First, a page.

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Ocean Engineering

# Effect of Bottom Boundary on VIV for Energy Harnessing at $8×103

[+] Author and Article Information
K. Raghavan1

Department of Naval Architecture and Marine Engineering, University of Michigan, 2600 Draper Road, Ann Arbor, MI 48109-2145

Michael M. Bernitsas

Department of Naval Architecture and Marine Engineering, University of Michigan, 2600 Draper Road, Ann Arbor, MI 48109-2145 and Director of Ocean Renewable Energy Laboratory, University of Michigan, 2600 Draper Road, Ann Arbor, MI 48109-2145michaelb@umich.edu

D. E. Maroulis

Department of Naval Architecture and Marine Engineering, University of Michigan, 2600 Draper Road, Ann Arbor, MI 48109-2145

1

Present address: Chevron Energy Technology Company.

J. Offshore Mech. Arct. Eng 131(3), 031102 (May 28, 2009) (13 pages) doi:10.1115/1.2979798 History: Received June 19, 2007; Revised July 02, 2008; Published May 28, 2009

## Abstract

The concept of extracting energy from ocean/river currents using vortex induced vibration was introduced at the OMAE2006 Conference. The vortex induced vibration aquatic clean energy (VIVACE) converter, implementing this concept, was designed and model tested; VIV amplitudes of two diameters were achieved for Reynolds numbers around $105$ even for currents as slow as 1.6 kn. To harness energy using VIV, high damping was added. VIV amplitude of 1.3 diameters was maintained while extracting energy at a rate of $PVIVACE=0.22×0.5×pU3DL$ at 1.6 kn. Strong dependence of VIV on Reynolds number was proven for the first time due to the range of Reynolds numbers achieved at the Low-Turbulence Free Surface Water (LTFSW) Channel of the University of Michigan. In this paper, proximity of VIVACE cylinders in VIV to a bottom boundary is studied in consideration of its impact on VIV, potential loss of harnessable energy, and effect on soft sediments. VIV tests are performed in the LTFSW Channel spanning the following ranges of parameters: $Re∊[8×103–1.5×105]$, $m∗∊[1.0–3.14]$, $U∊[0.35–1.15 m/s]$, $L/D∊[6–36]$, closest distance to bottom boundary $(G/D)∊[4−0.1]$, and $m∗ζ∊[0.14–0.26]$. Test results show strong impact for gap to diameter ratio of $G/D<3$ on VIV, amplitude of VIV, range of synchronization, onset of synchronization, frequency of oscillation, hysteresis at the onset of synchronization, and hysteresis at the end of synchronization.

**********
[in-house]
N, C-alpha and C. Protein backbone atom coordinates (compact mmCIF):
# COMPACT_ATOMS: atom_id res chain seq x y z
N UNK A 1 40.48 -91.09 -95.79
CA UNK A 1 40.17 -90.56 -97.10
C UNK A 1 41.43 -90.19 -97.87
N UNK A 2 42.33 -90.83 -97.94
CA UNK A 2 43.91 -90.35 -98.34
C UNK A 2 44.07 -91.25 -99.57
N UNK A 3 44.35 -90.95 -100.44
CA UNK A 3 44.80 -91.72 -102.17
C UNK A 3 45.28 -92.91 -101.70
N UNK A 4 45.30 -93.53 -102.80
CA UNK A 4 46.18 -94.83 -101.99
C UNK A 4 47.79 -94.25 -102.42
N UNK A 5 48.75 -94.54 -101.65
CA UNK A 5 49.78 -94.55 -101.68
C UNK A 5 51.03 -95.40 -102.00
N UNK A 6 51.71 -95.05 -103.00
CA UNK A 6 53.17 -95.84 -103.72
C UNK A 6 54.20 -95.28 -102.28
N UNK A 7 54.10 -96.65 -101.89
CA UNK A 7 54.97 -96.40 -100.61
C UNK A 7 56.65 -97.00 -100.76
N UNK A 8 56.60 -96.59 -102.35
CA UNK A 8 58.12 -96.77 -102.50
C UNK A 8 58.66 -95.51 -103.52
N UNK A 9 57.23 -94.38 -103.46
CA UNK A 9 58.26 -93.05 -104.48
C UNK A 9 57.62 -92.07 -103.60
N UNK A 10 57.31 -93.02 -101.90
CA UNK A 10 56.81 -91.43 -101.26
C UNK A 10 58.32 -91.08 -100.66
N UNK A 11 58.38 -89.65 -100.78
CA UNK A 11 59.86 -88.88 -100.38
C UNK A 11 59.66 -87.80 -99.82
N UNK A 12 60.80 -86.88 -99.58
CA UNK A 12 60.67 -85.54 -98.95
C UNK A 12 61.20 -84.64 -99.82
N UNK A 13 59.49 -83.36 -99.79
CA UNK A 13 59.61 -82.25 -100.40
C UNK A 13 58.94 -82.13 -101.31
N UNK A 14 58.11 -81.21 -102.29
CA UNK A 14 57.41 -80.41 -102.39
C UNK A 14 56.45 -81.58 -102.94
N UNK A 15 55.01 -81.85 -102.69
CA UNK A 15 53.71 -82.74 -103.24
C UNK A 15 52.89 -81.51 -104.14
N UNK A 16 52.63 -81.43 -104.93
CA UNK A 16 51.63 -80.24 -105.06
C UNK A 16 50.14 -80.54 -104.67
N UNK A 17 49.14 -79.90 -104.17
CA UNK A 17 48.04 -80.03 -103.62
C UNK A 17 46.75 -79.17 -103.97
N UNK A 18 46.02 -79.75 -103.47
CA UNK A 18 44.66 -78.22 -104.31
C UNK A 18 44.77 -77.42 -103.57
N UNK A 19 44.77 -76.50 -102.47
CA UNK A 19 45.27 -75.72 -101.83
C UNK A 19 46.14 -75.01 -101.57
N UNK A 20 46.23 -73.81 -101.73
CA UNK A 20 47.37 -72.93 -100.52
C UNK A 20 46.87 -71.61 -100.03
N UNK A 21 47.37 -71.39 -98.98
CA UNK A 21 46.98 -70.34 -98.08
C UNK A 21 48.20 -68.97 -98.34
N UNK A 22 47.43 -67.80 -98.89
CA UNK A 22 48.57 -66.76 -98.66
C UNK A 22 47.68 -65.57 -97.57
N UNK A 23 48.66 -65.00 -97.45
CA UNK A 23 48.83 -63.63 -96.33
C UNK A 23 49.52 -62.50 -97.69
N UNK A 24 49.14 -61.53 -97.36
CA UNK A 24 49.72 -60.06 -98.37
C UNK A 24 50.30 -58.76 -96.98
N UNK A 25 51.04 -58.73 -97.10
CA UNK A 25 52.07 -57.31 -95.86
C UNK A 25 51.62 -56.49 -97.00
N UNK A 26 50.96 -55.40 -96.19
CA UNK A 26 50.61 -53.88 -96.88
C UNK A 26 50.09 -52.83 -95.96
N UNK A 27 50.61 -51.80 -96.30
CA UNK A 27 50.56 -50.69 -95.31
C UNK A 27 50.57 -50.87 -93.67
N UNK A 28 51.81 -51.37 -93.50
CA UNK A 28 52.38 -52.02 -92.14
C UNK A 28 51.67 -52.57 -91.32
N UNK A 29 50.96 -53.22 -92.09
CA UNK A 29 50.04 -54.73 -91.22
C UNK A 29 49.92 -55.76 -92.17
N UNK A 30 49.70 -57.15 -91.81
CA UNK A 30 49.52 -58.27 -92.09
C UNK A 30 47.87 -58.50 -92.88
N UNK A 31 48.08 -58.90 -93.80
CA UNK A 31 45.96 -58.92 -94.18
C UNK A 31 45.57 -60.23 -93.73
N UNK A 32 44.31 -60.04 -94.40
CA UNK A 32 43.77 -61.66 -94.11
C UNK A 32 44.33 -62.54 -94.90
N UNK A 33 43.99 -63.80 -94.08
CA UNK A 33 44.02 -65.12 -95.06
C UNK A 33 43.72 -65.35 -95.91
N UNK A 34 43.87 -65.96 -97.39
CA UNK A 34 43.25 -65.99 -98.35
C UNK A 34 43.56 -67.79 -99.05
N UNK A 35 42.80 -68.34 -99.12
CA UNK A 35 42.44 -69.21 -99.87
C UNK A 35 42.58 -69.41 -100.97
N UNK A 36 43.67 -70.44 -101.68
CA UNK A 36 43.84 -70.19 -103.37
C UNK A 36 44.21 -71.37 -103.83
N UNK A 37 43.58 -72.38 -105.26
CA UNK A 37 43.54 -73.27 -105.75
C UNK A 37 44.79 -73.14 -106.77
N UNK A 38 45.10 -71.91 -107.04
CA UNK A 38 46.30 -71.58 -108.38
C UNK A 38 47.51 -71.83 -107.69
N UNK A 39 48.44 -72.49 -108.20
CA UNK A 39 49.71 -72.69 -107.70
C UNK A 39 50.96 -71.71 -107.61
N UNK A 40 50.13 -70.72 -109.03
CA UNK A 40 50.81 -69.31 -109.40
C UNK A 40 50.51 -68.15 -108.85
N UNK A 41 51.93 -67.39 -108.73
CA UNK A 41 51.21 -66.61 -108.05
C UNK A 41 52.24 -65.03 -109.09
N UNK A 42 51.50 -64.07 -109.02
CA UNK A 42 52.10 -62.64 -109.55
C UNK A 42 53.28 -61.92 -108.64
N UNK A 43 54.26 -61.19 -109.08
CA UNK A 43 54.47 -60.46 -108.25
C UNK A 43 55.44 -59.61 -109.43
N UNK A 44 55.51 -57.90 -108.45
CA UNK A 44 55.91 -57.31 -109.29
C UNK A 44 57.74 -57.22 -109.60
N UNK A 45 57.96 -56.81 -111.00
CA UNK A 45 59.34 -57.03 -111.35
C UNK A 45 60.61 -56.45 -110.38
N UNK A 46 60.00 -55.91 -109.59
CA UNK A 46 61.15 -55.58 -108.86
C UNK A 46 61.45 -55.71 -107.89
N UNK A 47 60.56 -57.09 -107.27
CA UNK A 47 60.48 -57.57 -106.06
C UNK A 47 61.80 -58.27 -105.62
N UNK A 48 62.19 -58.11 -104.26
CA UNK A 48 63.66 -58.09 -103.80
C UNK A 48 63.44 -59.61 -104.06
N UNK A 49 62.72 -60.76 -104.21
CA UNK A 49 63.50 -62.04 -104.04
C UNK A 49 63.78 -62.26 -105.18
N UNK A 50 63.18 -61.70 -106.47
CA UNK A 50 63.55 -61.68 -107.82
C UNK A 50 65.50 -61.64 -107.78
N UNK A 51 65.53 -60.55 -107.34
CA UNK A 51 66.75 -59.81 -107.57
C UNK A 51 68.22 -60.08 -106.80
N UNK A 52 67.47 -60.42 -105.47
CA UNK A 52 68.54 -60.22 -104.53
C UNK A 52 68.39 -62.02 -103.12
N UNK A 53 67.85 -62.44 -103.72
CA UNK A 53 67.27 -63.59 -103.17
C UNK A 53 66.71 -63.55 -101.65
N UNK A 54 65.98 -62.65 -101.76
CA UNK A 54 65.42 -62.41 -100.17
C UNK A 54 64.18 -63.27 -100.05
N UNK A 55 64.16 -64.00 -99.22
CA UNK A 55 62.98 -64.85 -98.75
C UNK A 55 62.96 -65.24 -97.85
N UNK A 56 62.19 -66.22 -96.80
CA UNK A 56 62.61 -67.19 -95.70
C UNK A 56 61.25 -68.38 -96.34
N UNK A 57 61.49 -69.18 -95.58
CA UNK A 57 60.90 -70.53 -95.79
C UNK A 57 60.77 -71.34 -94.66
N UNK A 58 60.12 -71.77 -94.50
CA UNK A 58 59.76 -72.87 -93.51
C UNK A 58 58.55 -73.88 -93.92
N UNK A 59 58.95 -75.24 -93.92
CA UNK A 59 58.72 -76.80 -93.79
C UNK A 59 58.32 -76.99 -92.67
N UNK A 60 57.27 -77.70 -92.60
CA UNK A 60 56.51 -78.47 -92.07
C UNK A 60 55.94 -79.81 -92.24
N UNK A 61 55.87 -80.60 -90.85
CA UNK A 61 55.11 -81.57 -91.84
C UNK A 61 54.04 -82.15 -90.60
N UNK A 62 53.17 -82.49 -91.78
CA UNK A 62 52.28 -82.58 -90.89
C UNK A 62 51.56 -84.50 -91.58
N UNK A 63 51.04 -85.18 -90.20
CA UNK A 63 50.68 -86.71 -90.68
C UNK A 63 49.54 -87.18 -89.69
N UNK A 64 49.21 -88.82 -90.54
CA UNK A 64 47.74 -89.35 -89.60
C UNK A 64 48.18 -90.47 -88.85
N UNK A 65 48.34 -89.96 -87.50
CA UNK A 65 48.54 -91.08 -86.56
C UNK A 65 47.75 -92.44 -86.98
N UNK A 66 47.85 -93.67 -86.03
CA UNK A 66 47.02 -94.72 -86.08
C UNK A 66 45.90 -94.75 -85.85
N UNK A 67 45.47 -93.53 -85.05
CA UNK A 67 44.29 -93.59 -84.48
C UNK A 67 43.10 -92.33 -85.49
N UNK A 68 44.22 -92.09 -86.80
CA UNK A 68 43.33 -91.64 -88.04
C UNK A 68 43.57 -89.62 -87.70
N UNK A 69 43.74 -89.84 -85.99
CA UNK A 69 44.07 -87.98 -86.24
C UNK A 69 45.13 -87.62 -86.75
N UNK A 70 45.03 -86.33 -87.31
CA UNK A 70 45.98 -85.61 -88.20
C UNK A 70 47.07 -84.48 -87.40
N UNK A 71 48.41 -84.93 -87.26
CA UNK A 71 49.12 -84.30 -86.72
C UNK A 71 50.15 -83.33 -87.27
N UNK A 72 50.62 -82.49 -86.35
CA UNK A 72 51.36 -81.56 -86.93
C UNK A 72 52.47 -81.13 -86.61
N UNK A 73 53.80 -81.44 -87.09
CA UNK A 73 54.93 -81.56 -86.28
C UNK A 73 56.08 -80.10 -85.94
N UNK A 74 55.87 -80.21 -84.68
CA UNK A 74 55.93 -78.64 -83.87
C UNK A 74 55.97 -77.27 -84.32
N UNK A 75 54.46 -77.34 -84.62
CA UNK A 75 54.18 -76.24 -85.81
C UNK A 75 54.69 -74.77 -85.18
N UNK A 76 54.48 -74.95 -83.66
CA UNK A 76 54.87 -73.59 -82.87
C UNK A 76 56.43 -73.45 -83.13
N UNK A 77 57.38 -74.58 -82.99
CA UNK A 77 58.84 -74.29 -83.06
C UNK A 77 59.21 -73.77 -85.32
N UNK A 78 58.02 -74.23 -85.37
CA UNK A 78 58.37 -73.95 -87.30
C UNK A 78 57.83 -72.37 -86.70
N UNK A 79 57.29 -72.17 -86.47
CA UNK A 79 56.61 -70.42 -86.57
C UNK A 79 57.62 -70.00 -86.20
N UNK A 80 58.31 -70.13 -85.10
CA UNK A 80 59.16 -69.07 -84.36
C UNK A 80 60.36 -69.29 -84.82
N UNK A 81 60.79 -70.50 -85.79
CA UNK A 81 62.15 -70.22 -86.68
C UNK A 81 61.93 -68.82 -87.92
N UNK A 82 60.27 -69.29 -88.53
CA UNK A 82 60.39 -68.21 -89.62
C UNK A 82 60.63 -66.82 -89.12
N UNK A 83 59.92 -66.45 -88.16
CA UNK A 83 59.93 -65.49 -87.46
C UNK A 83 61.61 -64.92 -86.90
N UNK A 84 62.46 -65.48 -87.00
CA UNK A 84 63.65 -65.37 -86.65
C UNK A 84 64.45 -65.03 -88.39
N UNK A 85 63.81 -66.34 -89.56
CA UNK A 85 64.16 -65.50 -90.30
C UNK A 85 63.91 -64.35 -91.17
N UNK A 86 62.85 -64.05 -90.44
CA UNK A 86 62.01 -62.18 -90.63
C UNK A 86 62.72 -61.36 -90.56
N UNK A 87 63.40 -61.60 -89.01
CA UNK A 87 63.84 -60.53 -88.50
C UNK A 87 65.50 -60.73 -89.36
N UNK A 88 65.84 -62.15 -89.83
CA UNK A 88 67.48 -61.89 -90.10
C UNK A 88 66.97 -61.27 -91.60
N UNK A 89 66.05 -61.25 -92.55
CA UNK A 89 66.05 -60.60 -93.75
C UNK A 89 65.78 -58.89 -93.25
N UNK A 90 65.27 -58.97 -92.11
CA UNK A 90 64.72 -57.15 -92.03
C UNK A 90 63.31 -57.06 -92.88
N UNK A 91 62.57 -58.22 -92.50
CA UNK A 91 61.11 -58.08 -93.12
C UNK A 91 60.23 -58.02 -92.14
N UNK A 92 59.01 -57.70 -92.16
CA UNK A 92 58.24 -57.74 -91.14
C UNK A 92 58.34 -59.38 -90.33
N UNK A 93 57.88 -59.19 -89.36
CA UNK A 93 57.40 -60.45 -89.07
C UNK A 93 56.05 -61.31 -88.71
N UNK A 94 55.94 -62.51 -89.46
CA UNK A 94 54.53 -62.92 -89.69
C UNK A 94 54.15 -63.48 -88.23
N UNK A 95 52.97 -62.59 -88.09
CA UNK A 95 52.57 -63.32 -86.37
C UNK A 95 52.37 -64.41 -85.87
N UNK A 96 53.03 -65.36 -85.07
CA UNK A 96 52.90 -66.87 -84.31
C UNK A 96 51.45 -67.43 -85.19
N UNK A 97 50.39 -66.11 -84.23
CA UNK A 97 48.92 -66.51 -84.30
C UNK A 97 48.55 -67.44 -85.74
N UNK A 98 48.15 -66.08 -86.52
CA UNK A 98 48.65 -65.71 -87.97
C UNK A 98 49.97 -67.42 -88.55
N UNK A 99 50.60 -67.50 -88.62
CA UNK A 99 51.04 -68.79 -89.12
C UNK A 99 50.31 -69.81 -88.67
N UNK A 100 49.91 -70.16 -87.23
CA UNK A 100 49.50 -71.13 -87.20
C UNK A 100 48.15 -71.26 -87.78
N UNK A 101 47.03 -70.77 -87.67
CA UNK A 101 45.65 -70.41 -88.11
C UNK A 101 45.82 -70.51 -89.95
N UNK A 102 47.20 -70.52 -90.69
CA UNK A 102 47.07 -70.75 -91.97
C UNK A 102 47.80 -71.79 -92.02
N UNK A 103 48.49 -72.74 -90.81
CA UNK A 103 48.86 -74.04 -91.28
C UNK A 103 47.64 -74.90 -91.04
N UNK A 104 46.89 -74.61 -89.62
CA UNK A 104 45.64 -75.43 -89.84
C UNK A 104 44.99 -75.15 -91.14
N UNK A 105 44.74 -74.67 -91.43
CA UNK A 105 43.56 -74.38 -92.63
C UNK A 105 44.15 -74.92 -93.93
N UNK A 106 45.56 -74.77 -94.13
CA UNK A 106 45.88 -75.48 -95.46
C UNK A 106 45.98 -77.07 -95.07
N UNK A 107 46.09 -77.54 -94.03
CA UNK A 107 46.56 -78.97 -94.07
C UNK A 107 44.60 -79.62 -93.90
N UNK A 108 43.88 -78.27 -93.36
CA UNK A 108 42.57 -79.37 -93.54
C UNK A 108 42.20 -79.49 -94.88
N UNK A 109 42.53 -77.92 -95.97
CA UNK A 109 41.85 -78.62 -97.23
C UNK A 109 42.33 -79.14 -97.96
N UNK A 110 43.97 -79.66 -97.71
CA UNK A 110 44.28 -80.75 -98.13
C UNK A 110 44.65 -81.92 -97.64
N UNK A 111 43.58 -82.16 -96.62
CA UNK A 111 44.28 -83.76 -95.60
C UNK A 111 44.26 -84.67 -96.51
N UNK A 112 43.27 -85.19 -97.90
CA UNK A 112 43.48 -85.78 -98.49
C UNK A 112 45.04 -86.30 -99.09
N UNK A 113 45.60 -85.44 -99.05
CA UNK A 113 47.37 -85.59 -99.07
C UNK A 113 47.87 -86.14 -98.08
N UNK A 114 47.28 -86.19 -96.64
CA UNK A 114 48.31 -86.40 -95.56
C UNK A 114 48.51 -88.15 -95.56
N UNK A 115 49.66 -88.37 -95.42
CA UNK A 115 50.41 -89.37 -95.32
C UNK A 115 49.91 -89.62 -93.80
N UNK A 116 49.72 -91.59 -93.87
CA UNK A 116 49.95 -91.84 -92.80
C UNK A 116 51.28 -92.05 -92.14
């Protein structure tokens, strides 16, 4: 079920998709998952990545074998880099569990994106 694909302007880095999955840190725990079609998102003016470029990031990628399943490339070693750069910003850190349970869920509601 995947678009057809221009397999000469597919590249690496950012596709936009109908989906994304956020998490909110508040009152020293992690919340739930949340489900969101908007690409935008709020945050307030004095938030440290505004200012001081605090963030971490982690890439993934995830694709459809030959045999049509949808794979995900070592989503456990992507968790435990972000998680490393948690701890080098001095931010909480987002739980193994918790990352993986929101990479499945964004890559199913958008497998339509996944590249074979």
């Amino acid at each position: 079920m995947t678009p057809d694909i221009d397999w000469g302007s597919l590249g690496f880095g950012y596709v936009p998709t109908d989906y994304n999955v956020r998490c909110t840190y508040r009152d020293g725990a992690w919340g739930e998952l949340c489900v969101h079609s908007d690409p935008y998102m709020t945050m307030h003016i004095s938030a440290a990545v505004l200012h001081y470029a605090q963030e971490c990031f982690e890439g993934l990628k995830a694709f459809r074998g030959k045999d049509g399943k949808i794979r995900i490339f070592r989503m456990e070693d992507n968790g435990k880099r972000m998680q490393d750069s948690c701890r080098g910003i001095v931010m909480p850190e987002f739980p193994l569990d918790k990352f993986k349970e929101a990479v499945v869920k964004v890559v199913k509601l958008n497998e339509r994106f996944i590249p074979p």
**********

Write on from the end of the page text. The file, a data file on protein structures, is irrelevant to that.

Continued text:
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## Figures

Figure 1

Simple schematic of a VIVACE module with coordinate system

Figure 2

VIVACE model in the Low-Turbulence Free Surface Water Channel

Figure 3

Schematic representation of the shift in the timing of vortex shedding, with the body at the extreme of its vertical motion in VIV

Figure 4

Amplitude ratio versus reduced velocity for 0.157<G/D<3.207

Figure 5

Amplitude ratio as a function of reduced velocity for gap ratios 0.157, 0.268, 1.837, and 3.207A

Figure 9

Positive and negative maximum amplitude ratio versus reduced velocity: G/D=1.84

Figure 16

Hysteresis persists through most of the synchronization range: G/D=0.157

Figure 17

Frequency spectrum and time series plot of A/D: U=1.25 m/s(U∗=13.8), G/D=0.157, and D=2.5 in.

Figure 18

Ratio of frequency of oscillation to natural frequency in water:G/D=0.405

Figure 19

Positive and negative maximum amplitude ratio: G/D=0.405

Figure 20

Ratio of frequency of oscillation to natural frequency in water: G/D=0.63

Figure 21

Positive and negative maximum amplitude ratios:G/D=0.63

Figure 22

Positive and negative maximum amplitude ratio: G/D=0.268

Figure 23

Ratio of frequency of oscillation to natural frequency in water: G/D=0.268

Figure 6

Amplitude ratio as a function of reduced velocity for gap ratios 0.405, 0.630, 1.837, and 3.207

Figure 7

Amplitude ratio for gap ratios 0.157, 0.268, 0.405, and 0.630

Figure 8

Frequency spectrum and time series plot of A/D: U=0.76 m/s (U∗=9, maximum amplitude achieved), G/D=4.18, and D=2.5 in.

Figure 10

Frequency spectrum and time series plot of A/D: U=0.76 m/s (U∗=9, maximum amplitude achieved), G/D=1.84, and D=3.0 in.

Figure 24

Ratio of frequency of oscillation to the natural frequency in water with increasing and decreasing velocity: G/D=0.157

Figure 25

Boundary layer thickness of a plane bottom boundary at 0.65 m. At U=0.75 m/s transition occurs from laminar to turbulent flow.

Figure 26

Our test results shown on the modified Skop–Griffin plot (5)

Figure 11

Frequency spectrum and time series plot of A/D: U=0.76 m/s (U∗=9, maximum amplitude achieved), G/D=0.268, and D=2.5 in.

Figure 12

Frequency spectrum and time series for displacement: sin(2πt) for sin(2πt)>−0.9 and zero for sin(2πt)≤−0.9

Figure 13

Frequency spectrum and time series for displacement: sin(2πt)+0.1 sin(4πt) for sin(2πt)>−0.9 and zero for sin(2πt)≤−0.9

Figure 14

Ratio of frequency of oscillation to natural frequency in water

Figure 15

Ratio of frequency of oscillation to natural frequency in water: G/D=1.87

## Errata

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